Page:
Today’s song is ‘Wonderful Tonight’. This is a ballad that was written by Eric Clapton. It was included on Clapton's 1977 album ‘Slowhand’. Clapton wrote the song about Pattie Boyd. The female vocal harmonies on the song are provided by Marcella Detroit (then Marcy Levy) and Yvonne Elliman.
On 7 September 1976, Clapton wrote ‘Wonderful Tonight’ for Boyd while waiting for her to get ready to attend Paul and Linda McCartney’s annual Buddy Holly party. Of ‘Wonderful Tonight’, Boyd would say: "For years it tore at me. To have inspired Eric, and George before him, to write such music was so flattering. 'Wonderful Tonight' was the most poignant reminder of all that was good in our relationship, and when things went wrong it was torture to hear it.” The song is mentioned in her autobiographical book ‘Wonderful Night: George Harrison, Eric Clapton, and Me’.
Anyone who is or has ever been in love will have an image of a time when their partner looked ‘wonderful tonight’ on one occasion at least. It need not be a night when they wore the most spectacular dress. It could have been a night when they were wearing their scruffiest jeans or on another occasion it might have been during the day when they were looking very silly or were caught in a highly embarrassing situation.
Such varied occasions reveal that it is usually an overall action that makes a person look wonderful and not some stunning appearance. Here are just a few examples from my own experiences and people I have known.
#My first example of when my partner looked ‘wonderful’ was probably the most common illustration of every man; their wedding day. The second most common event could be that warmest of smiles that emanates from the face of your wife as she holds your newly born infant in her loving arms in the hospital Maternity Ward.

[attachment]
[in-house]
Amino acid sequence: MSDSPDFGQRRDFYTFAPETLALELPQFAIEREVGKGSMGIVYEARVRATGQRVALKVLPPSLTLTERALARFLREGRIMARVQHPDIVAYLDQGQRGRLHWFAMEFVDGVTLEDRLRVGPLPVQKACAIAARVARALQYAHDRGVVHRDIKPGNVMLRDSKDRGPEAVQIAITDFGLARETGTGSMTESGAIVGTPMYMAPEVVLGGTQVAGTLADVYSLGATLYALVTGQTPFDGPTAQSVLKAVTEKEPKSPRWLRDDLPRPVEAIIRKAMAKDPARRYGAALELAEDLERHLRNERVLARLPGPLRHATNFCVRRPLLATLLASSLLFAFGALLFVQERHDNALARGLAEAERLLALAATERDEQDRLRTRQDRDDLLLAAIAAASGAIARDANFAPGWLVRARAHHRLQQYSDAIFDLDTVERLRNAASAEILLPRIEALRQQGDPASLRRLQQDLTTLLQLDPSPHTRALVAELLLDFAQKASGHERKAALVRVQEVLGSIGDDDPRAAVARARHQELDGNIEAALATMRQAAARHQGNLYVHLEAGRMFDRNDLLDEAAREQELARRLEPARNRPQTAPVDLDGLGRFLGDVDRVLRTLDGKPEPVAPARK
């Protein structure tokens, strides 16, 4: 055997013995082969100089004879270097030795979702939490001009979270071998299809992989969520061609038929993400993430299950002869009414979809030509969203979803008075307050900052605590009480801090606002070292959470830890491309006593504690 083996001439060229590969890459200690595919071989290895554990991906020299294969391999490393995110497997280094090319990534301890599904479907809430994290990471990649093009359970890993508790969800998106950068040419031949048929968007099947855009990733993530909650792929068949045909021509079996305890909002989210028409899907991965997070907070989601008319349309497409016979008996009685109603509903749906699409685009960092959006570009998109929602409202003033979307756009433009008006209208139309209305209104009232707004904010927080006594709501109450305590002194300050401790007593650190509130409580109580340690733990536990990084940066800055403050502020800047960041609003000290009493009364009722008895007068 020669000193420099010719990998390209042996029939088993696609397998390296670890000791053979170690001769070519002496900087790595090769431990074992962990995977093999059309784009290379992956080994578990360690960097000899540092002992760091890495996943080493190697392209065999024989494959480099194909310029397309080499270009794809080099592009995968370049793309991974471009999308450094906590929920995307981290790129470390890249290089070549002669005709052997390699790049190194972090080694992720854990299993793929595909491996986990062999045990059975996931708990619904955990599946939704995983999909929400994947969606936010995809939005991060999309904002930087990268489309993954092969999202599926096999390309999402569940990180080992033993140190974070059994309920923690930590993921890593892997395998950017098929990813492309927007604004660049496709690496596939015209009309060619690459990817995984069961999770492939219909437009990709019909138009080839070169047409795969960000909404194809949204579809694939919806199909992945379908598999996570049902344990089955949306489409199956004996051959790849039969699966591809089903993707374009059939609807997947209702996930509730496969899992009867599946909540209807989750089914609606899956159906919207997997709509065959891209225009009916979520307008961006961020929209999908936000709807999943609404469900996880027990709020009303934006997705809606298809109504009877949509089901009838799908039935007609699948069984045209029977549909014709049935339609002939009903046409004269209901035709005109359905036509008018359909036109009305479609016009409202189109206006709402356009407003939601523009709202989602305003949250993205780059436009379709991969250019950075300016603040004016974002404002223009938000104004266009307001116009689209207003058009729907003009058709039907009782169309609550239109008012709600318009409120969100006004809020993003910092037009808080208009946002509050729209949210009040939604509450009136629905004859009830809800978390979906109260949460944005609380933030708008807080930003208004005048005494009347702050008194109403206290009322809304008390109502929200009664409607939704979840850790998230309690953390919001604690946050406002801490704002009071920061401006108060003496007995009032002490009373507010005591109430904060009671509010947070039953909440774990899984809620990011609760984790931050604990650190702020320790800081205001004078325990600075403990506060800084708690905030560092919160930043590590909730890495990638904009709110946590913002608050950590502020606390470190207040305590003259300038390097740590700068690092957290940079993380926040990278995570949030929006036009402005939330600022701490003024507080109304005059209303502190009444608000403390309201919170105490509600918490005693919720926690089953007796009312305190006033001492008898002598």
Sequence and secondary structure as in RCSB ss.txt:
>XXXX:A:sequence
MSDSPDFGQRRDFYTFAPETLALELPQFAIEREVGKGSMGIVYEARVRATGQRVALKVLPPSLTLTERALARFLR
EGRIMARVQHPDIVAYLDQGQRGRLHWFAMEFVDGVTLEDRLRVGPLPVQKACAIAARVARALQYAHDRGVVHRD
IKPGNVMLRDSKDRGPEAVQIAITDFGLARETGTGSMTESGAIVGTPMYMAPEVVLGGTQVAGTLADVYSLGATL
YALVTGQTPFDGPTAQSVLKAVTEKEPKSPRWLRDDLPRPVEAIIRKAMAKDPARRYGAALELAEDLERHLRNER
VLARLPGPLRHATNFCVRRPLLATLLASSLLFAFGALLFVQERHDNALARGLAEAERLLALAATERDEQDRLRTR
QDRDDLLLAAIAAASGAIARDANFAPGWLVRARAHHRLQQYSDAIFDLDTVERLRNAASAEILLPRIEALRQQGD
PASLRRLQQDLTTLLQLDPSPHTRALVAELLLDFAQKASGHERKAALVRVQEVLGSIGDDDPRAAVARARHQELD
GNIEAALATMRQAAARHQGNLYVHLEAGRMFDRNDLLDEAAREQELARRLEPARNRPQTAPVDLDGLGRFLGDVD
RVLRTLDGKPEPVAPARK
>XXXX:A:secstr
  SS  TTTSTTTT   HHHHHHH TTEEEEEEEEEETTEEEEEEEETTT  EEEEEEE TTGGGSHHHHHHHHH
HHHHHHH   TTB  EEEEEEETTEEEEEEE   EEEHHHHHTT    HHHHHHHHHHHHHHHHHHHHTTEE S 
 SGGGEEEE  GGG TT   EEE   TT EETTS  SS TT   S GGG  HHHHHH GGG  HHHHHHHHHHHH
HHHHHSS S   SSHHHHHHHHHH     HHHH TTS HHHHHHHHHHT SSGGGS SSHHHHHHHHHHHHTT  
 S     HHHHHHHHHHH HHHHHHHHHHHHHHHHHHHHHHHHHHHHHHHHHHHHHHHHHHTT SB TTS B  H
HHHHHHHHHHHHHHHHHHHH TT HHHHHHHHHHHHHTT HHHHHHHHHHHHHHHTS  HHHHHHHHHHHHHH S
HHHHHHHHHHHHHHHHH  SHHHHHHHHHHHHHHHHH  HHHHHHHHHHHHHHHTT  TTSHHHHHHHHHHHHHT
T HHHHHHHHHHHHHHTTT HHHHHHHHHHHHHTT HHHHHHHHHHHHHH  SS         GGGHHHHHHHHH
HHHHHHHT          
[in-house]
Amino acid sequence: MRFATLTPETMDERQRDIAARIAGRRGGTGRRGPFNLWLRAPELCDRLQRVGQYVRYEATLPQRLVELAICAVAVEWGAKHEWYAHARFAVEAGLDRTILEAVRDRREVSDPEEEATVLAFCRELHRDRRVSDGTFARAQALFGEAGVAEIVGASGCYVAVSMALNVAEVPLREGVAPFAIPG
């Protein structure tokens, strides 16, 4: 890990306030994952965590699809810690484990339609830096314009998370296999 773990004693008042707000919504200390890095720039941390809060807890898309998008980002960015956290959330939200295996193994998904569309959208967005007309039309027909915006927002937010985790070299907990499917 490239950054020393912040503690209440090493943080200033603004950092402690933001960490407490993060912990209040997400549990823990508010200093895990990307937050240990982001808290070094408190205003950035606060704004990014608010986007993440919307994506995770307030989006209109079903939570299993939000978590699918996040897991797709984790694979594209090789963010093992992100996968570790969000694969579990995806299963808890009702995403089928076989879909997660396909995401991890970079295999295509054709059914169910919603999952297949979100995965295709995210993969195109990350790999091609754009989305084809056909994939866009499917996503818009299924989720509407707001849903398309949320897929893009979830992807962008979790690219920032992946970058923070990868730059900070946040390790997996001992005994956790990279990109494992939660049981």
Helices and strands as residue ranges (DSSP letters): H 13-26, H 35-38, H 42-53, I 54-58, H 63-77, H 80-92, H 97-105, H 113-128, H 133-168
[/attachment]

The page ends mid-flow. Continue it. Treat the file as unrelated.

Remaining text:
A Probation Officer colleague of mine from the Huddersfield Probation Office called David and his wife once lost their dog after the spaniel had slipped out of the house one evening as the dog awaited its evening walk. David’s wife had owned the spaniel dog when she had first met her husband, and she loved it as much as her husband (‘but in a different way’, she would always add). The couple searched high and low for the dog down the nearby country lanes of their Halifax farm-type house, calling its name out loudly as they searched. They lived in an isolated area on the tops of Halifax and would often allow the dog to roam in the adjacent field.
The couple’s pet dog had strayed into a muddy ditch and barked in distress as it trapped its paw. David and his wife searched all over for their pet and when they eventually found him, David’s wife hurriedly scrambled down into the ditch and freed the dog. David said he would never forget that look of relief and happiness on his wife’s beaming face as she emerged, cradling the dog lovingly, and crying tears of joy at having found him. As both woman and dog emerge from the ditch covered in mud, the female owner smiles broadly at her husband saying, ‘He’s safe. Thank God that wire he was trapped in didn’t cut him”. As she passed the pet spaniel to David, he remembered that precise moment as being ‘wonderful’ and his wife as being ‘wonderful’. I have not the slightest doubt that it was because she was wonderful!